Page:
City Manager: Police chief to be named by mid-March - wistv.com - Columbia, South Carolina |

City Manager: Police chief to be named by mid-March

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COLUMBIA, SC (WIS) -

The City of Columbia is in the final stretch to name a new police chief, but there's still work to be done.

City Manager Teresa Wilson said during the next several weeks, she'll conduct more extensive background and reference checks on the remaining four candidates before making a decision. Wilson expects to name a new police chief by mid-March.

Columbia Police Chief Randy Scott resigned April 22, 2013, after saying he must deal with post-traumatic stress disorder. The City previously said it would have a police chief in place by March.

Meanwhile, Columbia residents heard from the four candidates for police chief at last week's public forum, and the biographies the city sent out on each of the finalists have been published.

WIS' investigative team filed Freedom of Information Act requests concerning the candidates, but also consulted with WIS' sister station NBC 12 in Richmond, Va., about candidate Bryan Norwood.

Norwood started as Richmond's police chief in 2009 with plans to make the city one of the "safest on the east coast." However, Norwood resigned in February 2013 among controversy with city officials.

"It's a mutually agreed upon change in leadership," said Richmond Mayor Dwight Jones.

Norwood's resignation came after an overtime lawsuit involving his department that cost the city millions. In 2012, a federal judge approved a settlement agreement that gave more than 600 officers $7 million in unpaid overtime.

There were also accusations by Los Angeles County prosecutors that singer Chris Brown did not serve all of his six-month community service sentence in 2009 for assaulting Rihanna. According to court documents, the prosecutors called Richmond Police Department's recording keeping at best "sloppy" and at worst "fraudulent reporting." Norwood was overseeing Brown's community service.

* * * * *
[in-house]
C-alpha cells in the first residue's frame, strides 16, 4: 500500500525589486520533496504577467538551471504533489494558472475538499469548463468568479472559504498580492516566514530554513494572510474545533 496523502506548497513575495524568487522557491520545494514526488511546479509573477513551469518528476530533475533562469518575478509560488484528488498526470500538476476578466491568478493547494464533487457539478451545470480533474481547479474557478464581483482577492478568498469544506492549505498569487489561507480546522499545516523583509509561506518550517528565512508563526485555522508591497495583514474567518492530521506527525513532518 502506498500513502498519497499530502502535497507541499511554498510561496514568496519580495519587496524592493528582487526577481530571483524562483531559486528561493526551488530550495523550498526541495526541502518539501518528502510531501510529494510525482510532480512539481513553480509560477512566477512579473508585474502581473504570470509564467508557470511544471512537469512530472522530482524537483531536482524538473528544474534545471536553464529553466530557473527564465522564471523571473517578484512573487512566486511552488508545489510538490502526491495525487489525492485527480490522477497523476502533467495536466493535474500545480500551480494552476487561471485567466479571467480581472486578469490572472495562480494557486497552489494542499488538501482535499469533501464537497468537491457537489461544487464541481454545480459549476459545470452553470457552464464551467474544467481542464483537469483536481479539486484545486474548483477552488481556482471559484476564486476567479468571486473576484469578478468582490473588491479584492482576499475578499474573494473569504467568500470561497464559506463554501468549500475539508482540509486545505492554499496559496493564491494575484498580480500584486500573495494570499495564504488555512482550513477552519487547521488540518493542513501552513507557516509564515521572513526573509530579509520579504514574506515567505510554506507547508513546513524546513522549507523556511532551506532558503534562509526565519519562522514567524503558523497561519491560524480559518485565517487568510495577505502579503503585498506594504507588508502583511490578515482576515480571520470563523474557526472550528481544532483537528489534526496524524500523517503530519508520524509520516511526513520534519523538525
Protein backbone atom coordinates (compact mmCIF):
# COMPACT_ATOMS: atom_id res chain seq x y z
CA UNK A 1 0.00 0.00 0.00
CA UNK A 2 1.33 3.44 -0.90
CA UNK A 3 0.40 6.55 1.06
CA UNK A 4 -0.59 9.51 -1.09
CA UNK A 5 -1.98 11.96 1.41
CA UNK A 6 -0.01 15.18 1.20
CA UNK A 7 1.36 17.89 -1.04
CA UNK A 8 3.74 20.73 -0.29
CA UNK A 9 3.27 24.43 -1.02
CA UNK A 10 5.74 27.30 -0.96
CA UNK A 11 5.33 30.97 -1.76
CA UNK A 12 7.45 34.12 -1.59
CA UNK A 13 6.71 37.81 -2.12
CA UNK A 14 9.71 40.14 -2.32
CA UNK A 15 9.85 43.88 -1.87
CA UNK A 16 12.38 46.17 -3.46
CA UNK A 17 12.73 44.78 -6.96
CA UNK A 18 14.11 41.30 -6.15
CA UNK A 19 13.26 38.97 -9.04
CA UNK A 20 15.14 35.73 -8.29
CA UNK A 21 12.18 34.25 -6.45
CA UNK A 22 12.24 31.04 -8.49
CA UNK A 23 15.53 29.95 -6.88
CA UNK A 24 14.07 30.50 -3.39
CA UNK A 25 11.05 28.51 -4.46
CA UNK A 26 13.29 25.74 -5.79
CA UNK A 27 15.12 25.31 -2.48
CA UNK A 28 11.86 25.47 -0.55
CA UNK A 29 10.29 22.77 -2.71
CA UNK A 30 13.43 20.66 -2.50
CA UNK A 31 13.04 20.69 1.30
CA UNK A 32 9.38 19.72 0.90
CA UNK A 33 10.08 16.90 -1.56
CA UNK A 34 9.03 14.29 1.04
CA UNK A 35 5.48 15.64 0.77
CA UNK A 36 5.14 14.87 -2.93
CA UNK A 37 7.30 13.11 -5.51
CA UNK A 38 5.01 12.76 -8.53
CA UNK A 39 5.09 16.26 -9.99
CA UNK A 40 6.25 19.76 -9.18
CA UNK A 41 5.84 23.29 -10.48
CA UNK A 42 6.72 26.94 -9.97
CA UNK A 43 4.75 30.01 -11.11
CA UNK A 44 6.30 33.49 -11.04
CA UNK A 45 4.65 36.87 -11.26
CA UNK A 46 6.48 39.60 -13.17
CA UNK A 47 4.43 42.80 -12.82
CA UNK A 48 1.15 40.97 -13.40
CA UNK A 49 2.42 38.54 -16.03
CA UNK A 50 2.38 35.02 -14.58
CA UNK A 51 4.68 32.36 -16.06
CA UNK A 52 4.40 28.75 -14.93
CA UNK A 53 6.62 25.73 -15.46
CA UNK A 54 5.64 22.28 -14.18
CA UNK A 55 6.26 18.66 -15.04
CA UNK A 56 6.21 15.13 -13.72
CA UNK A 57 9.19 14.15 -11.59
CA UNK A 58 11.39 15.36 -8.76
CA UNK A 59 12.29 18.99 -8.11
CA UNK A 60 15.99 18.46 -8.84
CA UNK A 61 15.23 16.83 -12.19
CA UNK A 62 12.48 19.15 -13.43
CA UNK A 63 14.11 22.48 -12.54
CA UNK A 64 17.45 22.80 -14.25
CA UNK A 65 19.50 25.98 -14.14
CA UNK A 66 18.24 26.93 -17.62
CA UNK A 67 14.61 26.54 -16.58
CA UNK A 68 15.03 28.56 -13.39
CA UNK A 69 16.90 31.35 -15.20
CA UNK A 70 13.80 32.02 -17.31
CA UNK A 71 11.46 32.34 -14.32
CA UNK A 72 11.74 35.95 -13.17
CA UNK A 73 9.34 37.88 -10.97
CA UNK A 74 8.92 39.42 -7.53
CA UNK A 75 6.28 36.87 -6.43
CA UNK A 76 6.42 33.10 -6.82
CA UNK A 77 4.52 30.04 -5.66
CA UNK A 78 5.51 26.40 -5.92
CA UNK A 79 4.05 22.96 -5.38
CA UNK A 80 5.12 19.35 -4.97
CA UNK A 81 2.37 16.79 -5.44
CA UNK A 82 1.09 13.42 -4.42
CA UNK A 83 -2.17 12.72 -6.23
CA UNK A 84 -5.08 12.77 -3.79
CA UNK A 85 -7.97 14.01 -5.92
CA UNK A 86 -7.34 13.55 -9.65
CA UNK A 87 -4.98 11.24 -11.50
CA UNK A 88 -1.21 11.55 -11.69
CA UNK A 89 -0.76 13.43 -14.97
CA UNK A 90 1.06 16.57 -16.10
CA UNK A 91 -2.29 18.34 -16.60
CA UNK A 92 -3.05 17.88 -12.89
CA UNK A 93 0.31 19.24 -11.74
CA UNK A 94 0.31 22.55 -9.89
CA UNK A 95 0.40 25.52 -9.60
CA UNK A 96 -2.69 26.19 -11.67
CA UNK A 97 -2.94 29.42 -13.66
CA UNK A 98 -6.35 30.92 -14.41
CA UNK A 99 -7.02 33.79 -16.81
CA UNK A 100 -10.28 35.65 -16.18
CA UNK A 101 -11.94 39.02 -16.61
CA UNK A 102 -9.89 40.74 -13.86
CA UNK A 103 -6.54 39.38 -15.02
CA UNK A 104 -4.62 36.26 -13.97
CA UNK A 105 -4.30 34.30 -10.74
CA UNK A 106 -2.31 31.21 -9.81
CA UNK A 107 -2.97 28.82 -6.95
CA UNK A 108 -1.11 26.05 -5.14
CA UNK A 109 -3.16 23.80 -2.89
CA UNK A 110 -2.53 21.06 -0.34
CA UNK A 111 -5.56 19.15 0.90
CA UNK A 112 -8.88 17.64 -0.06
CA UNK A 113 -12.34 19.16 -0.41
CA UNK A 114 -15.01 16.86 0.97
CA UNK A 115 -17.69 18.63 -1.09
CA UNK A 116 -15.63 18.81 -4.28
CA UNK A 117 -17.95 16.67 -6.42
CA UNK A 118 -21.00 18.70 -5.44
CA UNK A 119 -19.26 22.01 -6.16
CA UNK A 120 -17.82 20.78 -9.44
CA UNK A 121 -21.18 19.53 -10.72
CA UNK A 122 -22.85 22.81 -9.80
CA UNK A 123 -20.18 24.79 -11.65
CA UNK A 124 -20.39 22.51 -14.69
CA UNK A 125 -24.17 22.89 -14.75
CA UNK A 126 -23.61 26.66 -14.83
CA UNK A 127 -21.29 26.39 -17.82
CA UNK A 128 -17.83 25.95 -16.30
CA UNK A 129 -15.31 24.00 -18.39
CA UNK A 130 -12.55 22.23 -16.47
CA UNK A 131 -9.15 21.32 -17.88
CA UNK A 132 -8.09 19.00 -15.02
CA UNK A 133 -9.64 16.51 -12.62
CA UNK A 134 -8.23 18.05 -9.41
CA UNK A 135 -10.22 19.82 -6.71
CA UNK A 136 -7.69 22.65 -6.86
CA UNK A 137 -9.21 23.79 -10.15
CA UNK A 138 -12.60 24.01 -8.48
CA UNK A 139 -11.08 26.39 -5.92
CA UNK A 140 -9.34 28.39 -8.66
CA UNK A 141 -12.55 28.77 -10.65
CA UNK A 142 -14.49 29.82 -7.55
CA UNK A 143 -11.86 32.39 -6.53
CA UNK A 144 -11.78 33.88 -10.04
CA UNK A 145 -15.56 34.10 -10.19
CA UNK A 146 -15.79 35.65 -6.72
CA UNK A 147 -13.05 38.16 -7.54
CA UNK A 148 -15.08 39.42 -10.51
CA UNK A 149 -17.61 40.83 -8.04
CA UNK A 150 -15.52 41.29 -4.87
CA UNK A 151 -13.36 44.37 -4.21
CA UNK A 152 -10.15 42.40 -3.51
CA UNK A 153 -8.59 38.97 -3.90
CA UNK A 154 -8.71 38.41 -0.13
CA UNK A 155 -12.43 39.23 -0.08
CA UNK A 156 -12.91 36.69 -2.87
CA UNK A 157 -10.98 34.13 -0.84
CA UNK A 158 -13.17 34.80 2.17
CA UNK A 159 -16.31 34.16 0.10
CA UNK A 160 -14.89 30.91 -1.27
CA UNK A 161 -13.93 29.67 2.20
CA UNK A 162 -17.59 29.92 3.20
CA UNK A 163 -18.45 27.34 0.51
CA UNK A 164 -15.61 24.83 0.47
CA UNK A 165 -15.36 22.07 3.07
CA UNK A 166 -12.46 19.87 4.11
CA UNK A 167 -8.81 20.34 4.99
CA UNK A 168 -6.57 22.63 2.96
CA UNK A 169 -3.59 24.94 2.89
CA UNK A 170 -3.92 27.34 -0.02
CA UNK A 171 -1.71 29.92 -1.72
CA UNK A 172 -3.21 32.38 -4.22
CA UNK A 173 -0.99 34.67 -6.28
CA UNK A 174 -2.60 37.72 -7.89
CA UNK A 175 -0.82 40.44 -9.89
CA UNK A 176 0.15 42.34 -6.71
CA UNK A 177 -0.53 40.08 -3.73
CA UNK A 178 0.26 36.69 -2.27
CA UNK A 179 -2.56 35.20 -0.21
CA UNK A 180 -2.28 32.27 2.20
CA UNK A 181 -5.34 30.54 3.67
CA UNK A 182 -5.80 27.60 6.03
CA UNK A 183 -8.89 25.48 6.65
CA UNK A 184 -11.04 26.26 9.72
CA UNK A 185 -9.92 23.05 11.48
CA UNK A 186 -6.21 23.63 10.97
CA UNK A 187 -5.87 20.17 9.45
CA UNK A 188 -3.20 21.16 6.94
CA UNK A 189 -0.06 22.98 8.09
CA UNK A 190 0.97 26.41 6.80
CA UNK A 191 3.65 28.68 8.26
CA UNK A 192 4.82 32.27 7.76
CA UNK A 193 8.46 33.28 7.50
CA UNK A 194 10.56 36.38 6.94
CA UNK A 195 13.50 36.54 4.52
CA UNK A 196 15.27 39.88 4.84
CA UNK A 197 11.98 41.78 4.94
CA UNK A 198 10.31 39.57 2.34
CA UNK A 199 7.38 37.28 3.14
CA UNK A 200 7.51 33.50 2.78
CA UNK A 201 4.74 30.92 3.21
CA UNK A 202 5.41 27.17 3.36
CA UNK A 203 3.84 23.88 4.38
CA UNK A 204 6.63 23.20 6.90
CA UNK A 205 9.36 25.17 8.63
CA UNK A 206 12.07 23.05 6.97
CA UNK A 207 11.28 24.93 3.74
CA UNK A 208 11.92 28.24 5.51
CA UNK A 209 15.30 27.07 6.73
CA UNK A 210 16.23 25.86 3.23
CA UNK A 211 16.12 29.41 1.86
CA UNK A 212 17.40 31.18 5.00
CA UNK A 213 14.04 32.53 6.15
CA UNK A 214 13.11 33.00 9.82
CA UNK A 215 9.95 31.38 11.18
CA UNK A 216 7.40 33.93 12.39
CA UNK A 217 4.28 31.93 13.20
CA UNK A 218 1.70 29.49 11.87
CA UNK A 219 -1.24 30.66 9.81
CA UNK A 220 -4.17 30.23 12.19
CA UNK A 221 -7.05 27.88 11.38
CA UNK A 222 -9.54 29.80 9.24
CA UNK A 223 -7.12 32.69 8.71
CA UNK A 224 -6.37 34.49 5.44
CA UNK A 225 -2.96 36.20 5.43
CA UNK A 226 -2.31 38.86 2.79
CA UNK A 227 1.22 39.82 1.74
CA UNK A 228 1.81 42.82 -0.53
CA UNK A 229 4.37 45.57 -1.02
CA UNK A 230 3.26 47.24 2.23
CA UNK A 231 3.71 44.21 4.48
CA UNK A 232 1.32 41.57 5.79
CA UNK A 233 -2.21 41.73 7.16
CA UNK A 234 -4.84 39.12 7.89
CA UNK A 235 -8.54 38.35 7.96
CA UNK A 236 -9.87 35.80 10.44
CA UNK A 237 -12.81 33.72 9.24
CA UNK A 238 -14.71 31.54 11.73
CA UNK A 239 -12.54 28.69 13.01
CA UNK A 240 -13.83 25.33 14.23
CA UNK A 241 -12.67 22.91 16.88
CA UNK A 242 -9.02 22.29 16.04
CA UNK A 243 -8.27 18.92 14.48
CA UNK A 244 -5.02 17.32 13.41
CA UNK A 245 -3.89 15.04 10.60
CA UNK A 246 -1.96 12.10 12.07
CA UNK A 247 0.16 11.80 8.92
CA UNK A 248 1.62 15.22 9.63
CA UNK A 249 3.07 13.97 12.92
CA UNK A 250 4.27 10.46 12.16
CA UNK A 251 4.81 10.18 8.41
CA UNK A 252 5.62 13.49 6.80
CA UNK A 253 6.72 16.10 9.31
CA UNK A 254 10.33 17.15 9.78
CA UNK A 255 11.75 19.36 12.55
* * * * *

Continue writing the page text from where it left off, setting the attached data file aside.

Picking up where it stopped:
In a letter to a judge in Los Angeles, Norwood claimed Brown completed his 202 days of supervised manual community labor in August 2012. There was speculation that Norwood was leaving his position as police chief during his tenure in Richmond.

Right before Norwood left his job in 2013, he was named a finalist for a police chief job in Raleigh. He did not get the job.

"It's public knowledge that Chief Norwood has been looking at other opportunities, and he has been doing that for some time," Jones said. "And quite frankly, we've been looking at other opportunities as well."

Leaders and members of the faith community fought to try to keep Norwood as chief, citing his job performance and a reduction in violent crime as reasons to keep him on the job.

"The faith community is united in our respect for this chief and for our desire that he remain as chief of police here in the City of Richmond," said Butch Johnson, director at Northside Outreach Center. "I look at his genuine care and concern for the citizens. I've seen that in action myself."

WIS is working to get a response from Norwood on his experience as chief in Richmond.

Based on the City of Columbia's job post for the police chief job, the salary ranges from just over $89,000 to more than $115,000. Based on the salary information for the four candidates that WIS obtained, only one currently exceeds the salary limit for the police chief job.

Col. Gregory Reese's salary is $118,530, plus living expenses in Colorado Springs. Reese has nearly 24 years of active duty service in the U.S. Air Force and is currently serving as security forces chief for Air Force Space Command at Peterson Air Force Base in Colorado.

Candidate William Holbrook has been the police chief at Huntington Police Department in West Virginia for seven years. His current salary is a little more than $70,600. He spent 11 years at the North Carolina State Bureau of Investigation before he resigned to become self-employed. It was after being self-employed that he later took the police chief job in West Virginia.

Tony Fisher is currently the only candidate residing in South Carolina. He retired as public safety director after 18 years with the City of Spartanburg. At the time of his retirement in August 2013, his salary was more than $104,850. Fisher also worked as police chief for 10 years in Takoma Park, Md., where he was the first black police chief for that department.

When Norwood resigned, he was given just under $50,000 for severance and compensation for vacation and sick time he accrued.

Not one candidate has agreed to a phone interview with WIS.

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